A Sunny Morning in Late October

The early morning sun was shining and there was a combination of dew and frost on the ground when I arrived at Detroit’s Eliza Howell Park on October 28, 2019. Here are a few images from the next three hours.

Bittersweet on Oak Tree

Bittersweet vines grow high on some trees in the park, most noticeable when the leaves of the vine turn yellow.


Dew Drop on Sumac

In the blow up, one can clearly see the reflections.



Three Hundred Year Old Bur Oak Tree

I stopped by a massive Bur Oak that has been estimated to be over 300 years old.


Rouge River from Footbridge

I often take a picture from this spot, looking upstream. The look of the river changes with the season, the sunlight/clouds, and the water level.


A Walk in the Woods



Sugar Maple

Several Sugar Maple trees, seen from the park road, have inspired park visitors to pull out their cameras.


A Favorite Cottonwood

There are some trees, friends, that I stop by to visit to see how they are doing. This Cottonwood tree is one.


In my records, this is Walk # 1351. Another good one.


Sugar Maple: A “Leaf Peeping” Walk

When asked recently what my favorite kind of tree is, I said that it depends on the season. Different trees attract me at different times of the year. Twice a year – in March and in late October – the Sugar Maple is at or near the top of my list of favorites in Eliza Howell Park.

In March, it is “sugaring” time (see “Maple Sap Rising,” March 13, 2018); now the leaves demand attention.



A number of Sugar Maples are found near the park road. The leaves are thick and the branches hang low. (It is a good tree to duck under to wait out a brief rain.) When the leaves turn in the fall, they can be yellow or pink or red, often on the same tree.

Note the variety of colors of the leaves on the ground here, all from the same tree.


Each fall I check the next two Sugar Maples, growing side by side, to see how both the colors and the time of leaf drop differ.


These close-up pictures of Sugar Maple leaves, still on the trees, are put together for easy comparison.


Sugar Maples, native to Northeast North America, are one of the featured trees on many fall foliage viewing (“leaf peeping”) tours in New England and the upper Midwest.


Healthy Sugar Maples can grow to over 100 feet tall and live up to 300 – 400 years.

Using a method of estimating the age of a tree based on its circumference (a method to be described more fully in the next post), I estimated that the Sugar Maple pictured below is about 180 years old. This means that it began to grow here about the time Michigan became a state.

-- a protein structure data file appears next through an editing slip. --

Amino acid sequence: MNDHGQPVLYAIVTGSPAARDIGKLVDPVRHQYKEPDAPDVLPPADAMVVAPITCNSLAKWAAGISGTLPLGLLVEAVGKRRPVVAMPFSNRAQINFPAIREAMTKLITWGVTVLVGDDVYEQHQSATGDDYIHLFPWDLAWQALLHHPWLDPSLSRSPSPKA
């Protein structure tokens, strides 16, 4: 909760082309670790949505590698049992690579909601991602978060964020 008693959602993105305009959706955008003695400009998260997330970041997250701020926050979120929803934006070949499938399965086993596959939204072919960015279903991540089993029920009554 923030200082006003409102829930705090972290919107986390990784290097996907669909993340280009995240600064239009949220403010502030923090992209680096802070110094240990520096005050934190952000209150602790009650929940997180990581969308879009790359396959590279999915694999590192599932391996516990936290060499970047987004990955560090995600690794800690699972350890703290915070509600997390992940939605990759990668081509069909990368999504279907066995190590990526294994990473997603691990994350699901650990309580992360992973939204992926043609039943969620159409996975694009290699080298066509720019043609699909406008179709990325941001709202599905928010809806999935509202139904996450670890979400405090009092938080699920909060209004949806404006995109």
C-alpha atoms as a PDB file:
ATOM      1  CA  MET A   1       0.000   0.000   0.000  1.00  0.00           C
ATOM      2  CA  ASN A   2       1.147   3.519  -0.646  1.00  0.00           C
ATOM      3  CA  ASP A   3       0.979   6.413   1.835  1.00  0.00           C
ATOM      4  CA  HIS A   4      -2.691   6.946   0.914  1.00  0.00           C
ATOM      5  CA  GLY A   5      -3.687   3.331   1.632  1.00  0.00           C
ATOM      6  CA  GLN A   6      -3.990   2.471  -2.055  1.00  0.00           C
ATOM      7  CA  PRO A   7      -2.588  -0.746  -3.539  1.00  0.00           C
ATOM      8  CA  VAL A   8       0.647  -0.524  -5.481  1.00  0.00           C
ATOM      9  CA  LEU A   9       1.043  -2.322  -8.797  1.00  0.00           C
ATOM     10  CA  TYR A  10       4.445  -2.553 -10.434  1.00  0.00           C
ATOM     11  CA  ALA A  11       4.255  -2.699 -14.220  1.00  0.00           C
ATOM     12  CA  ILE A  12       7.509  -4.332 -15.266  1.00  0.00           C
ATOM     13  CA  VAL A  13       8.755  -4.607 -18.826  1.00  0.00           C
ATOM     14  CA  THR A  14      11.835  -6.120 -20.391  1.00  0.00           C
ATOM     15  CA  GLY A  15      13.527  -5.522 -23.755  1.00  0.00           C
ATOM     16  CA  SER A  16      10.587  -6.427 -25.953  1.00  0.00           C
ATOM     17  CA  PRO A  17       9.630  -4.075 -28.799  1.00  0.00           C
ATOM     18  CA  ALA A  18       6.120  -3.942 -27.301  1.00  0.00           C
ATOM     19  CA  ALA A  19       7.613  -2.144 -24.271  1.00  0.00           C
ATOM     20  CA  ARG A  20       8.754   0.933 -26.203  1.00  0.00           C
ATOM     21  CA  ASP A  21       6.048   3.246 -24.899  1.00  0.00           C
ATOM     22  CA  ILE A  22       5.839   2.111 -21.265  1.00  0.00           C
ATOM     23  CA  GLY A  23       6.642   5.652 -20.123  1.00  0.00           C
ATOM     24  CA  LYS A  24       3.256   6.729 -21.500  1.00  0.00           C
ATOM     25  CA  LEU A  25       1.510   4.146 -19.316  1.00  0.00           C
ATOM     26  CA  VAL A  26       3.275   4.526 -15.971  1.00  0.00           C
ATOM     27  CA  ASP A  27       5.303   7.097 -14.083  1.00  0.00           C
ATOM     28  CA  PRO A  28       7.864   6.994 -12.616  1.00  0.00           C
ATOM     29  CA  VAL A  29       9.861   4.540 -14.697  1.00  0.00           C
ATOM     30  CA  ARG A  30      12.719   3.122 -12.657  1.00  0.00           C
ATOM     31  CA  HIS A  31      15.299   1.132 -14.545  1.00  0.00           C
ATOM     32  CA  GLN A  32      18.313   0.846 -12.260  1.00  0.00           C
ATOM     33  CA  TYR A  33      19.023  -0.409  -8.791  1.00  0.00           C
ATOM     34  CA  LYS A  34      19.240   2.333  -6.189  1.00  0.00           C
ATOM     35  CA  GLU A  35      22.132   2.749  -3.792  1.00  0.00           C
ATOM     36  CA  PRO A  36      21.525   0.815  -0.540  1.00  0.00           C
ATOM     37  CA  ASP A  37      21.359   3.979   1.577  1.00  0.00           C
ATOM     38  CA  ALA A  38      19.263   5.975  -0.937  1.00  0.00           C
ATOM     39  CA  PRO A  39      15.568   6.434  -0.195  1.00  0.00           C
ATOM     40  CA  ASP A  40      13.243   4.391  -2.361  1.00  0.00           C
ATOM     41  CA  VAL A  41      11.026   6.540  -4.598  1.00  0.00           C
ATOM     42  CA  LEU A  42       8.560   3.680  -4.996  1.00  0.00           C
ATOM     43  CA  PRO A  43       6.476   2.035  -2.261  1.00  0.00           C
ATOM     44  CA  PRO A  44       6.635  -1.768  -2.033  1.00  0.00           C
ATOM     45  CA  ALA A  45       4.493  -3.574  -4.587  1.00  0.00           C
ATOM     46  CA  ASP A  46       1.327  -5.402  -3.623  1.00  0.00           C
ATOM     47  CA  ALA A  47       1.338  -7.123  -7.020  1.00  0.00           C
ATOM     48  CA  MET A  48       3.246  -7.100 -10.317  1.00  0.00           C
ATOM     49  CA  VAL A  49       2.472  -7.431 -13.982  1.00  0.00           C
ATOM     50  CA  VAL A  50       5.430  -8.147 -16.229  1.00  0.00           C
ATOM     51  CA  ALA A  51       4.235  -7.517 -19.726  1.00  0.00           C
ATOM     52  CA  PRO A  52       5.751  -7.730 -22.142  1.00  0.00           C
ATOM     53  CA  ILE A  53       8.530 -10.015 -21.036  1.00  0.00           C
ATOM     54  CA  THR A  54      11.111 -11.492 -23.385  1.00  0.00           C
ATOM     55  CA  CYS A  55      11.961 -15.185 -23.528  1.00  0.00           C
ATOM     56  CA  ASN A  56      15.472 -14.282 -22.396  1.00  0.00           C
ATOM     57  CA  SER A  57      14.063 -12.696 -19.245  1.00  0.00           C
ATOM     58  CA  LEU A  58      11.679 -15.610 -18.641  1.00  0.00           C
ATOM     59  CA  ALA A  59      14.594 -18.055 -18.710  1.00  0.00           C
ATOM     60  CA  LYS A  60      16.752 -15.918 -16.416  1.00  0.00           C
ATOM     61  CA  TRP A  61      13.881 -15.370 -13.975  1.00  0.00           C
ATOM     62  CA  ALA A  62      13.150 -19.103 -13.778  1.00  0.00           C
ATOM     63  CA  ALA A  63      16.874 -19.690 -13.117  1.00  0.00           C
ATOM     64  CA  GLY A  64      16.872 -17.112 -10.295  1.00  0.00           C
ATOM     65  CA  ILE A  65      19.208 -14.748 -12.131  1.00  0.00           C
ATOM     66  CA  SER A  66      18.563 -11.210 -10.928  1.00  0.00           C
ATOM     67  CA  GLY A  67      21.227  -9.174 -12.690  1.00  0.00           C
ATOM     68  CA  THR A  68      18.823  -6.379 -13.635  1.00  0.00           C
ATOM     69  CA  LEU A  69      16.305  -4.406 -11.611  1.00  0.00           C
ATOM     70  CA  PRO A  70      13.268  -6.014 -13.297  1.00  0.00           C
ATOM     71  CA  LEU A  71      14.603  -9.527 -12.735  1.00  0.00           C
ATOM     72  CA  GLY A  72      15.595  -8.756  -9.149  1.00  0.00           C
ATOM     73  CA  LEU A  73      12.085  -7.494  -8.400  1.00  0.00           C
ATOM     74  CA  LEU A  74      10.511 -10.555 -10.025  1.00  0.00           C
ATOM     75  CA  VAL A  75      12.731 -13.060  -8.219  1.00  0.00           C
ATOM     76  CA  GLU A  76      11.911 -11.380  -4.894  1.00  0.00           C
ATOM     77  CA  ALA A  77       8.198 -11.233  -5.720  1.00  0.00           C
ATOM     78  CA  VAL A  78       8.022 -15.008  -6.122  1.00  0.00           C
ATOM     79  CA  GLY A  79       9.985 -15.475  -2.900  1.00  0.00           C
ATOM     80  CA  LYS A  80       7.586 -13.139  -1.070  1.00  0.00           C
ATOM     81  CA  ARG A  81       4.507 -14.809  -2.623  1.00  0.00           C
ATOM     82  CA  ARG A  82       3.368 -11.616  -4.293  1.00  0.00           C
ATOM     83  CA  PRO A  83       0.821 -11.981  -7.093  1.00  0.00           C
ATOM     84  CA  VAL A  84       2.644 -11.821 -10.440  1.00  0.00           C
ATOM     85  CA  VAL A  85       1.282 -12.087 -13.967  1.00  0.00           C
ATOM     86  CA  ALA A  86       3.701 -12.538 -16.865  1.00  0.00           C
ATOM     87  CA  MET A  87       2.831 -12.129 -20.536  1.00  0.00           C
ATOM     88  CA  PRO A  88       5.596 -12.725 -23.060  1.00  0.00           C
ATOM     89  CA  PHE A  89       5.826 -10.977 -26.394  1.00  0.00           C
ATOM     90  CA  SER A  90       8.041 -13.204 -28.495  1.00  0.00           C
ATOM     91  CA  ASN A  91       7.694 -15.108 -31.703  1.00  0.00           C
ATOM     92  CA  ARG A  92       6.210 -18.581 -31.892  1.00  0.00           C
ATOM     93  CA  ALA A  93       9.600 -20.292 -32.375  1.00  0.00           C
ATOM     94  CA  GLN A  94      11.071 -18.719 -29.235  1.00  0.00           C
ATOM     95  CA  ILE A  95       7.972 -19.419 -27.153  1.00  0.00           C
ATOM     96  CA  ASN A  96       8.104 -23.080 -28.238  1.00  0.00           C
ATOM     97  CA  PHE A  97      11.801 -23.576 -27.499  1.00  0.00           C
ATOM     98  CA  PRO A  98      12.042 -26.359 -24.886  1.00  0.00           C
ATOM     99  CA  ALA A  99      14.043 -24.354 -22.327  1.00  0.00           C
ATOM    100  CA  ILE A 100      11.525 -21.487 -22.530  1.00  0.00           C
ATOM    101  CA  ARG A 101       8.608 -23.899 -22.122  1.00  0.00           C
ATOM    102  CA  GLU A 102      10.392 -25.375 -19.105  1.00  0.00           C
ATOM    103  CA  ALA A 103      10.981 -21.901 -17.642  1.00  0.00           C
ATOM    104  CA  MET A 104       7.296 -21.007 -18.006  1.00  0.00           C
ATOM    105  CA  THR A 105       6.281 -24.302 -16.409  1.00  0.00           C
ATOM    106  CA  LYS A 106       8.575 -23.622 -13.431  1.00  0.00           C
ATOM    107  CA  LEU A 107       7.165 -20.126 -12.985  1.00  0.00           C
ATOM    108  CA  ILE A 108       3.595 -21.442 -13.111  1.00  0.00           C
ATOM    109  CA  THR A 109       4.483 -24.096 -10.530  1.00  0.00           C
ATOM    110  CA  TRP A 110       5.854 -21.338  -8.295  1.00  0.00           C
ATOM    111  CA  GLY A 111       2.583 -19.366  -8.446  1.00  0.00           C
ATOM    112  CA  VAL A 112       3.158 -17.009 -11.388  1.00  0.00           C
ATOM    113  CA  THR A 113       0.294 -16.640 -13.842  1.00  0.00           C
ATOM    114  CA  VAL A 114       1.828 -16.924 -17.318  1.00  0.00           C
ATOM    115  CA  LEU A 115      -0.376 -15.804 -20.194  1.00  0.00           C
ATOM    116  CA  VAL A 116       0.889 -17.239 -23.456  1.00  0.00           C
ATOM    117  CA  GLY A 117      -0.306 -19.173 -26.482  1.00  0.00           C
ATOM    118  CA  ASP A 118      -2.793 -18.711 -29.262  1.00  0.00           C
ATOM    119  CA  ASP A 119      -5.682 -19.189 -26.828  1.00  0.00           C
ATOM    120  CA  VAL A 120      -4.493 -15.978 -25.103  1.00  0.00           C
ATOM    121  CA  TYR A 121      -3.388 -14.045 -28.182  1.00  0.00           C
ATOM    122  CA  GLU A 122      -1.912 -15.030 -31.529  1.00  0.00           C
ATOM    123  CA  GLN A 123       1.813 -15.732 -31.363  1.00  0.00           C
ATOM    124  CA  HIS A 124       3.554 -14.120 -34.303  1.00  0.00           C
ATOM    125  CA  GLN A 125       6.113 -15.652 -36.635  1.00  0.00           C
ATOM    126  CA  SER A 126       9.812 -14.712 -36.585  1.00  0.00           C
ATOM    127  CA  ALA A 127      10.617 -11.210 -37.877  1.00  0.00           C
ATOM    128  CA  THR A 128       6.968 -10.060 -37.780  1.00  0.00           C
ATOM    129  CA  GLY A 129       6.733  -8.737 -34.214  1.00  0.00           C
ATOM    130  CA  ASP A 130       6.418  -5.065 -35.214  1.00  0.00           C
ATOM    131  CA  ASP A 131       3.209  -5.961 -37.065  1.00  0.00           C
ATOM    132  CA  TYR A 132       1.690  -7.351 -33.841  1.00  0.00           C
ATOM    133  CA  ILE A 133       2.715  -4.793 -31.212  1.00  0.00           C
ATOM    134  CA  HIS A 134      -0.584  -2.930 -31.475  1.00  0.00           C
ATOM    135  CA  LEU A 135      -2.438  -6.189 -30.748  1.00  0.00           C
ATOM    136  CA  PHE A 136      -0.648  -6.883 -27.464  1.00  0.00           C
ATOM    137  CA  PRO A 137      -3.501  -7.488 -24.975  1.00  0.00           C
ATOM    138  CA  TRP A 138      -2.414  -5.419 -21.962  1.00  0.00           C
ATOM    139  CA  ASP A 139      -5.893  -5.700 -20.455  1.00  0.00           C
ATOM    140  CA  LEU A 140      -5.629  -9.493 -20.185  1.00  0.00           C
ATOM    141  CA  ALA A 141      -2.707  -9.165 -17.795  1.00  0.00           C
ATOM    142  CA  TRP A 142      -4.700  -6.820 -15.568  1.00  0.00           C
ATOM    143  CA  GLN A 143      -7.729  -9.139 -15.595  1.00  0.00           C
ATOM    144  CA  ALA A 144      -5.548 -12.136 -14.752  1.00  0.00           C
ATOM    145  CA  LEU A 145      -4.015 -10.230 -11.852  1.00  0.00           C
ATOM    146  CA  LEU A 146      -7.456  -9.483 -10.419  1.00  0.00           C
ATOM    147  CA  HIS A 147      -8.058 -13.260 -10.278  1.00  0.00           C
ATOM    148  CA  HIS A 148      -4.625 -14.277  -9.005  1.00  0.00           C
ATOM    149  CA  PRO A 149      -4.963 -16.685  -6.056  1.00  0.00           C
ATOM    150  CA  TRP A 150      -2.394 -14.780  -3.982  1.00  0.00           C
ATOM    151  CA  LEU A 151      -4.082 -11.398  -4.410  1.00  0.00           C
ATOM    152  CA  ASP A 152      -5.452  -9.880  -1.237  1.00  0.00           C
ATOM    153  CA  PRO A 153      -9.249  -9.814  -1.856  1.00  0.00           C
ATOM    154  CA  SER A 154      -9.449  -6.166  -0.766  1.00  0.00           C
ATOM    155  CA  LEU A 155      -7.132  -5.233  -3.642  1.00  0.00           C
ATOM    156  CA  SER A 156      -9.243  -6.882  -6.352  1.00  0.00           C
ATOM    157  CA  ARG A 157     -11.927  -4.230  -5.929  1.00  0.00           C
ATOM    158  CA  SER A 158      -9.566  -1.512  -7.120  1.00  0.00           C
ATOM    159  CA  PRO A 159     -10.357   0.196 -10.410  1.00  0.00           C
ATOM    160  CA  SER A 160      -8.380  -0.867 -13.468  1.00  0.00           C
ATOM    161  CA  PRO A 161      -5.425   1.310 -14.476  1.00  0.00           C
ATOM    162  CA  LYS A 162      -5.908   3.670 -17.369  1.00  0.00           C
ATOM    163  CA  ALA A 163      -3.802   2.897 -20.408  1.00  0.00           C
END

The Eliza Howell Sugar Maples mean tasty maple syrup to a number of park neighbors, but that is only one way in which they contribute to the natural beauty and fascinating features of the park.

Maple Sap Rising

There is a little different look in Eliza Howell Park at this time of the year. Some 8 trees have sap collection buckets (or plastic bags) attached.



The trees, of course, are maple trees and the sap is collected (in most cases) to boil down to syrup. Syrup can be made from the sap of different species of maple trees, but the preferred is clearly the Sugar Maple, because of the higher sugar content of Sugar Maple sap.

Even with Sugar Maples trees, however, making maple syrup is not easy. It takes about 40 gallons of sap to make one gallon of syrup (or 10 gallons of sap to make 1 quart of syrup). Depending upon the conditions, a little or quite a lot of sap can be collected in one day.


In southeastern Michigan, it is usually early March when the sap starts to flow, the best conditions being nighttime temperatures below freezing and daytime temperatures above – just the kind of weather that we have been having lately. The sap freezes when exposed to freezing temperatures.


Rising sap is a clear indication that maple winter dormancy is over. The process of new growth is beginning. The time to stop “sugaring” is when the temperatures are above freezing overnight or when the buds start to break open. As of now, the buds are not yet opening; they still appear as they did throughout the winter.


I have commented in other posts on Eliza Howell Park edibles like raspberries and hickory nuts. Maple sap is the edible that can be found in March.